In my last post on this topic, I compared the performance of Fuji Velvia 50 to Kodak Ektar 100. Though wildly popular among landscape photographers, Velvia 50 is a notoriously unforgiving film. It is not well suited for long exposures. For that reason, I occasionally use Fuji Velvia 100.
Many years ago, Fuji thought it was a good idea to discontinue Velvia 50. They replaced it with Velvia 100, which created quite the stir. Why discontinue something that is so loved? Fuji touted Velvia 100’s significantly improved reciprocity failure characteristics. While very true that Velvia 100 does better with long exposures, it often suffers from a strong purple cast during sunrise/sunset conditions — and especially while using graduated neutral density filters.
Needless to say, Fuji made the right decision, and brought back Velvia 50.
During my annual pilgrimage to Zion National Park last November, my goal was to photograph Subway with my 8×10 camera. This scene is best photographed in the late afternoon when a dominant glow appears against the rear wall of this narrow canyon.
The above photo was taken at f/45 using a polarizer in a very dark canyon. To capture a scene like this on large format, you will need a very long exposure.
Velvia 100 does quite well with the long exposures, but check out what happens to the color under these conditions.
Not only is the color very blue/purple, but the high contrast scene leads to issues with the highlights and shadows. In all fairness, this is a direct scan from my Epson V700 flatbed. Unlike a drumscan, my flatbed cannot pull complete tonality from the original film. When viewed on my light table, there is adequate tonality in the highlights, but the shadows are definitely lost.
I exposed this scene so the brightest highlights registered just over +2 on my spotmeter. The deepest shadows fell in the -3 to -4 zone — The zone of no return on slide film. There’s nothing wrong with having rich dark tone in a photo, but this simply wasn’t the look I was going for.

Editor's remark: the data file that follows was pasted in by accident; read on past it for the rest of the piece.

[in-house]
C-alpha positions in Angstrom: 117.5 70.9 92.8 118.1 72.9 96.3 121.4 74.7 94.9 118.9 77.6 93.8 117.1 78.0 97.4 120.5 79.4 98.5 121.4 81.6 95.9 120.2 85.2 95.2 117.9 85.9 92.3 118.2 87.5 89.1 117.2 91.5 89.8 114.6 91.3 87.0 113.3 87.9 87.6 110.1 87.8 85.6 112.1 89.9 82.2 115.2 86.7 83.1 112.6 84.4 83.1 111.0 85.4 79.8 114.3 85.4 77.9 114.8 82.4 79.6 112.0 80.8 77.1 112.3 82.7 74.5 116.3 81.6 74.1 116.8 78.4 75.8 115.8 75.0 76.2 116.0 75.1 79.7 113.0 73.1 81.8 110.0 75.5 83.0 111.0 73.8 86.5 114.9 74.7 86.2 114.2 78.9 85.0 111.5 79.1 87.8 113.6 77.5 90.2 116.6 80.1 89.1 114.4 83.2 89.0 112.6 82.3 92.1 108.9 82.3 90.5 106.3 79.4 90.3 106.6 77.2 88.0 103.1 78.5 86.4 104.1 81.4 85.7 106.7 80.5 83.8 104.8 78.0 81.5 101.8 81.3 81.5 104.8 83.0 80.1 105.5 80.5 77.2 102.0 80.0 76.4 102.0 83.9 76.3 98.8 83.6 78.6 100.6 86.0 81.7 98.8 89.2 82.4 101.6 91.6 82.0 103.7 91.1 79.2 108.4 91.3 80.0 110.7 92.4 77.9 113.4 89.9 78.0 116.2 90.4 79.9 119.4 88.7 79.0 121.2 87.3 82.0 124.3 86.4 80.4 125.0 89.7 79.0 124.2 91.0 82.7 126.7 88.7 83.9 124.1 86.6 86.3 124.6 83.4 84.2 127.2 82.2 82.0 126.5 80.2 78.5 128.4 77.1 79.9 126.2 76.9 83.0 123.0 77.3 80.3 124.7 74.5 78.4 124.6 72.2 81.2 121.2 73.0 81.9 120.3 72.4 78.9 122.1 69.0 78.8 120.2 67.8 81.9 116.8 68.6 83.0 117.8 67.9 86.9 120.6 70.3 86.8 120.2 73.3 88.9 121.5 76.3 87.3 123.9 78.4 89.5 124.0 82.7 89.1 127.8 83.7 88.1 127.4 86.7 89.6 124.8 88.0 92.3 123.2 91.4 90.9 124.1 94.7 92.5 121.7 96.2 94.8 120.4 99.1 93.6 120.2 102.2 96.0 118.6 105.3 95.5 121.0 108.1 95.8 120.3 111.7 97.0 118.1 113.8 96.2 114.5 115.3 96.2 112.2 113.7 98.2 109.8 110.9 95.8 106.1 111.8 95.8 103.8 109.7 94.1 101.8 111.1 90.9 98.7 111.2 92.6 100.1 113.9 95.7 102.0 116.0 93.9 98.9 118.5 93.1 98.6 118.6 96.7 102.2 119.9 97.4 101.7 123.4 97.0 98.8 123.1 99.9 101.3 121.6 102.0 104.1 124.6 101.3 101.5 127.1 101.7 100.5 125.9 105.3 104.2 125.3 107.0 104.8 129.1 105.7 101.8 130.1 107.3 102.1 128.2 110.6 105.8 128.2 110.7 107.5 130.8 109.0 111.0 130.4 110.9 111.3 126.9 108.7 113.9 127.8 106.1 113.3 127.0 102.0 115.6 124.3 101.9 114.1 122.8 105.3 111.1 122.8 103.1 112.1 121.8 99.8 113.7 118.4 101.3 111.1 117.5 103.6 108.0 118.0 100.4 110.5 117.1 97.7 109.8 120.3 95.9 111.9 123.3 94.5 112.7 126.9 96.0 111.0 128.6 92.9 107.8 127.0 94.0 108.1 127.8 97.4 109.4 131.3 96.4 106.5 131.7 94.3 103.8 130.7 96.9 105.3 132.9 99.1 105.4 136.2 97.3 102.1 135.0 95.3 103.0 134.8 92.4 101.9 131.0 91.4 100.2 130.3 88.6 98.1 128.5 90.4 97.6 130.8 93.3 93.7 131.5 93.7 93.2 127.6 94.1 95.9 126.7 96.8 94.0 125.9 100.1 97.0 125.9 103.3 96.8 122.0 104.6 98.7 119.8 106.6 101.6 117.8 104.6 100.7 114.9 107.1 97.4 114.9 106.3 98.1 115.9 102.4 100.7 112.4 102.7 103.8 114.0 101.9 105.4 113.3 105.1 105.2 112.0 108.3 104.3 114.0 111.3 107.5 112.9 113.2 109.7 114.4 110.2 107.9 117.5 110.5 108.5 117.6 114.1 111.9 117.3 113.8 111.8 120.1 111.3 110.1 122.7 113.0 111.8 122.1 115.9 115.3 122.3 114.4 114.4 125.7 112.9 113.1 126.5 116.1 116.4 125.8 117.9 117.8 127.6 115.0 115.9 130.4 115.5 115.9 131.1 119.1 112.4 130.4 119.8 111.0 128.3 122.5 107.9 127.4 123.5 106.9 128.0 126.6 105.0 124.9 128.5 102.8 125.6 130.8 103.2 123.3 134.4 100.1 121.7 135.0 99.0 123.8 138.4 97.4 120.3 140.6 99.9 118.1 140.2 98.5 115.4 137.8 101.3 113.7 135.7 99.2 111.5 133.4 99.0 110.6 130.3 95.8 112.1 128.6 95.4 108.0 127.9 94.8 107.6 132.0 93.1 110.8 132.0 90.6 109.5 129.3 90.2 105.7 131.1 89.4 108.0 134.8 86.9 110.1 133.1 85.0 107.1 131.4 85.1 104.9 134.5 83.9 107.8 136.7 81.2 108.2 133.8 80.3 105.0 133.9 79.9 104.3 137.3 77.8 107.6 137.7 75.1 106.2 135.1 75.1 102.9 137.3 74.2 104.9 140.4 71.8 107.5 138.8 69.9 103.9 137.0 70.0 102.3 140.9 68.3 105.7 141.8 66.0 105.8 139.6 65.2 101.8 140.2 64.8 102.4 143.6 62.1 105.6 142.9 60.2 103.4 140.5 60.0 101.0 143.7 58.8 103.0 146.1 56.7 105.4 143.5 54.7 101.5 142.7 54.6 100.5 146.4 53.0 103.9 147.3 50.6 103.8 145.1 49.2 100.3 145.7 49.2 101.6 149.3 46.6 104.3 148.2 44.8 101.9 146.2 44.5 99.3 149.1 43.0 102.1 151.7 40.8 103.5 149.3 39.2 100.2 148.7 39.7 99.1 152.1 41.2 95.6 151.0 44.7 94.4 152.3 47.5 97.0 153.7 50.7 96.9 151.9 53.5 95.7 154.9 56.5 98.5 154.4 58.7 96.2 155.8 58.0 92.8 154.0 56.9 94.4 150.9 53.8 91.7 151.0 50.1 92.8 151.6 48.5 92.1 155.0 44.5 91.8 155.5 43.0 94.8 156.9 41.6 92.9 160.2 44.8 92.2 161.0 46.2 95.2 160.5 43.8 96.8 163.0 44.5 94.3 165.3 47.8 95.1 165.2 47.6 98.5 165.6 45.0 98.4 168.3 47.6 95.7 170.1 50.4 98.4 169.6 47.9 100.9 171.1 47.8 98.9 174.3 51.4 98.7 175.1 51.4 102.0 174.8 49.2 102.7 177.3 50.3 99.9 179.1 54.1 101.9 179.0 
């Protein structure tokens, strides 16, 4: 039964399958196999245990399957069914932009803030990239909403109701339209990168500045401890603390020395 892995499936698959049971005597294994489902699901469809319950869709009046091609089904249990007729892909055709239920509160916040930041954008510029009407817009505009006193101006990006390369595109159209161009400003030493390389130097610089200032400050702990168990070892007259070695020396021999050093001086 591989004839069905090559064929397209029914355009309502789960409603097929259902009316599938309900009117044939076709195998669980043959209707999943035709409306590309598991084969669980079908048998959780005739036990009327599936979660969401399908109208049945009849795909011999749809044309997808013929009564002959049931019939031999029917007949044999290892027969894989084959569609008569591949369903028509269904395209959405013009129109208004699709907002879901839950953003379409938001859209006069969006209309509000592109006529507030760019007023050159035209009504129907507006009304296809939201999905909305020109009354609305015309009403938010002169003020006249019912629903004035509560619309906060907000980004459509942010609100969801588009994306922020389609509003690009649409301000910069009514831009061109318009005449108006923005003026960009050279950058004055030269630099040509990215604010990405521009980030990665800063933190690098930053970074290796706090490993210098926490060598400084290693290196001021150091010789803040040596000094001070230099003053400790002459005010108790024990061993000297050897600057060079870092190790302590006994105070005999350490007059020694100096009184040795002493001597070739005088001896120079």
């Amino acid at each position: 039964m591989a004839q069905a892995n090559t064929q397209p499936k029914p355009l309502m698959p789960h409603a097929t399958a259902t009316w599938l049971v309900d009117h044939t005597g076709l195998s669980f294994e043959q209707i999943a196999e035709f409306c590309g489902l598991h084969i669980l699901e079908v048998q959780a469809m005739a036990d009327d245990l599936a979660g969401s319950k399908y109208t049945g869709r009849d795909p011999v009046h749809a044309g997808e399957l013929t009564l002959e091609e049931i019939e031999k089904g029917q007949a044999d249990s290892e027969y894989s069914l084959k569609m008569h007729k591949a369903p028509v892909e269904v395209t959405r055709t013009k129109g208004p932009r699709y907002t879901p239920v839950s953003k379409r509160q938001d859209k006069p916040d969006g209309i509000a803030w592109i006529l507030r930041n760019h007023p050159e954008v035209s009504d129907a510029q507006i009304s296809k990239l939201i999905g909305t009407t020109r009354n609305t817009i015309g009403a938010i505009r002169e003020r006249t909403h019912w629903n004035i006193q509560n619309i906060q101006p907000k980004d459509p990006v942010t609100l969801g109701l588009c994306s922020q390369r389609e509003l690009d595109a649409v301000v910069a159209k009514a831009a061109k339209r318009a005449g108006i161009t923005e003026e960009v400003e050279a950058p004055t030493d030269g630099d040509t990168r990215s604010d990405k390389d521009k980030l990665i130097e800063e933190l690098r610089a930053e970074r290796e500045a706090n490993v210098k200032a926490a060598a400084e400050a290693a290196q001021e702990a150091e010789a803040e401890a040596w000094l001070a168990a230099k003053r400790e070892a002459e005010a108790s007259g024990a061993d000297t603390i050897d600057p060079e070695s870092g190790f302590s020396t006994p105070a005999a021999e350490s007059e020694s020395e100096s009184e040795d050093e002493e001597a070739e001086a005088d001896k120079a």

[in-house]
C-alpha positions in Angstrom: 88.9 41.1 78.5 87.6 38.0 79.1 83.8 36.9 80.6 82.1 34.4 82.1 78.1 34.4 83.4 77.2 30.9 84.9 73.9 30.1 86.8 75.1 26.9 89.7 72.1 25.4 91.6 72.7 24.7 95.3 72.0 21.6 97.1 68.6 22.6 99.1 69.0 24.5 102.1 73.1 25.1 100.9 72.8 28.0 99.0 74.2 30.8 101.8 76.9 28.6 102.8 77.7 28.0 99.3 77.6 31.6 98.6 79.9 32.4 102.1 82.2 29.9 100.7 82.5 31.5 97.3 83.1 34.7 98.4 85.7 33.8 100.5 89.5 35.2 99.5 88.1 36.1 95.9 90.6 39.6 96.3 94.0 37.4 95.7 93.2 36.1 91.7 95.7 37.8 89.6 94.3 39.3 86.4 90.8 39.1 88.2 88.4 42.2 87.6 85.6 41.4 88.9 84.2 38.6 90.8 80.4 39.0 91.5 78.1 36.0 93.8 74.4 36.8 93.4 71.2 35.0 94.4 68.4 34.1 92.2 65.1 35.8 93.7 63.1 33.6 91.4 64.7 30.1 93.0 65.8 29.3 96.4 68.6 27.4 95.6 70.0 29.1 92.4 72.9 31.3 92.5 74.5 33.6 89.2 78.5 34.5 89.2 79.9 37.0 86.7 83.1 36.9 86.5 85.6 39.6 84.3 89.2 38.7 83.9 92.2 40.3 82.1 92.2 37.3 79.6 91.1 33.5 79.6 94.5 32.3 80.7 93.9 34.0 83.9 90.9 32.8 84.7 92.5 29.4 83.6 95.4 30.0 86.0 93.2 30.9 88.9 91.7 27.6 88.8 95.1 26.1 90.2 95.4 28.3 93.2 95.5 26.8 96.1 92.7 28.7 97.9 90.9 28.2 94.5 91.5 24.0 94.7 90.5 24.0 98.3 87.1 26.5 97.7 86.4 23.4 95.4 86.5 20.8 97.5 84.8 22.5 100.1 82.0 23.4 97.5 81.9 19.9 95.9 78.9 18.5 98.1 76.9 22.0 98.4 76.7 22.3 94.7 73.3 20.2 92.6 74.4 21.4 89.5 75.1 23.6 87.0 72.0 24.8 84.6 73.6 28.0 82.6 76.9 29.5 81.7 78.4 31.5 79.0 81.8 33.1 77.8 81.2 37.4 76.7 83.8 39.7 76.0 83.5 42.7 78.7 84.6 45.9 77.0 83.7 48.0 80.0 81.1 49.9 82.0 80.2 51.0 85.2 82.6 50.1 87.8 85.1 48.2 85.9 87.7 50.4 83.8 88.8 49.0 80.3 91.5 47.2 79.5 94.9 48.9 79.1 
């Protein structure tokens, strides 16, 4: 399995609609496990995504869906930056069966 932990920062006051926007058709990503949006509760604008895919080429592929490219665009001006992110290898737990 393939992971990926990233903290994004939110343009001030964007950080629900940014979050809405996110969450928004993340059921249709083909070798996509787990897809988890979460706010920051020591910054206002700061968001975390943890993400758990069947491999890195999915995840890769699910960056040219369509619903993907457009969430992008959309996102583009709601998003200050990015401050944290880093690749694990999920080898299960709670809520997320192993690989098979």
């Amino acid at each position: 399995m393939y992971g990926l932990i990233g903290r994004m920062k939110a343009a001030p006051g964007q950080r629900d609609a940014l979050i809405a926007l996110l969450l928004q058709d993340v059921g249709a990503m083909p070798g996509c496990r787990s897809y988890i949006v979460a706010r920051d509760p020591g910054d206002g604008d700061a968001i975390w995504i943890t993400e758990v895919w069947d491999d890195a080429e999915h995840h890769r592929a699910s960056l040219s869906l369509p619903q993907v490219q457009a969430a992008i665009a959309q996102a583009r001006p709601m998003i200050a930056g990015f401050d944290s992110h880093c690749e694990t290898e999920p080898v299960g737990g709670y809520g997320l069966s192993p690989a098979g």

So why did I bother to bring Velvia 100 if I knew the color would be so bad? Simple, I knew exactly what to expect from it, and I could always tweak the color back to reality if possible. Velvia 50 would give better color, but my exposure would be well outside the range of acceptable exposure times.
Unlike most color print films that benefit from a bit of overexposure, Kodak Ektar 100 must be treated more like a slide film. In my round one comparison, I found that Ektar provided the best exposure when rated at the standard ISO while shooting a relatively low contrast scene. I bracketed my exposures, but decided the base ISO was best. As I exposed brighter, I began to lose my highlights.
Most manufactures provide a reciprocity failure correction table. Put simply, if your exposure time exceeds a certain limit, you need to increase the exposure. Film does not react to long exposures on a linear scale. Velvia 50 is among the worst for reciprocity failure. At 4 seconds, you need to start adding extra time. By the time you reach a minute, you must double your exposure. If you fail to do this, you will end up with an underexposed photo.
Here’s the problem. Kodak does not publish any reciprocity failure statistics for Ektar. They simply tell the end user to experiment and see what works best. That’s a bit difficult on 8×10. At $20 a shot, simply bracketing an exposure means $60. Yikes!
After shooting a sheet of Velvia 100, I removed the film holder, and replaced it with one loaded with Ektar 100. I was using an unproven (to me) film in a high contrast, long exposure situation. I didn’t even have published reciprocity failure numbers for this film, so I went with my instinct.
I took a total of two frames. My plan was to expose one at +1, and a second at +2. The first shot went just as planned; I simply doubled my exposure. During the second shot, I chickened out and cut the exposure short. I gave it +1.5 stops rather than +2. I’m not sure why I decided to cut it short — but it seemed to make sense at the time.
Laid side by side on a light table, there is only a subtle difference. Upon close examination, I prefer the exposure with +1.5 compensation. The highlights are similar for each, but I gain just a hair more shadow detail on the +1.5 version. Here’s what it looks like when scanned as a positive. Check out the detail on the right side. Though in deep shadow, there is a lot of information to work with.
If we think back to the original exposure, the brightest highlights were metered around +2.3. By adding +1.5 stops of exposure, they would now be metered at +3.8. Had reciprocity failure not been a factor, I would certainly have severe issues with the highlights. After all, Ektar 100 is a film that must be treated more like a slide film.
Though I am ultimately unsure of the exact reciprocity failure numbers for Kodak Ektar 100, I am now confident in giving at least an extra stop of time for long exposures. I don’t recall the exact exposure for this scene, but I know it was measured in minutes — perhaps 2 or 3.
This photo of Subway represents my first gallery grade image on Kodak Ektar. With this shot, Ektar has earned a spot in my regular rotation of films. I look forward to using it on my next trip, along with Kodak’s Portra 160.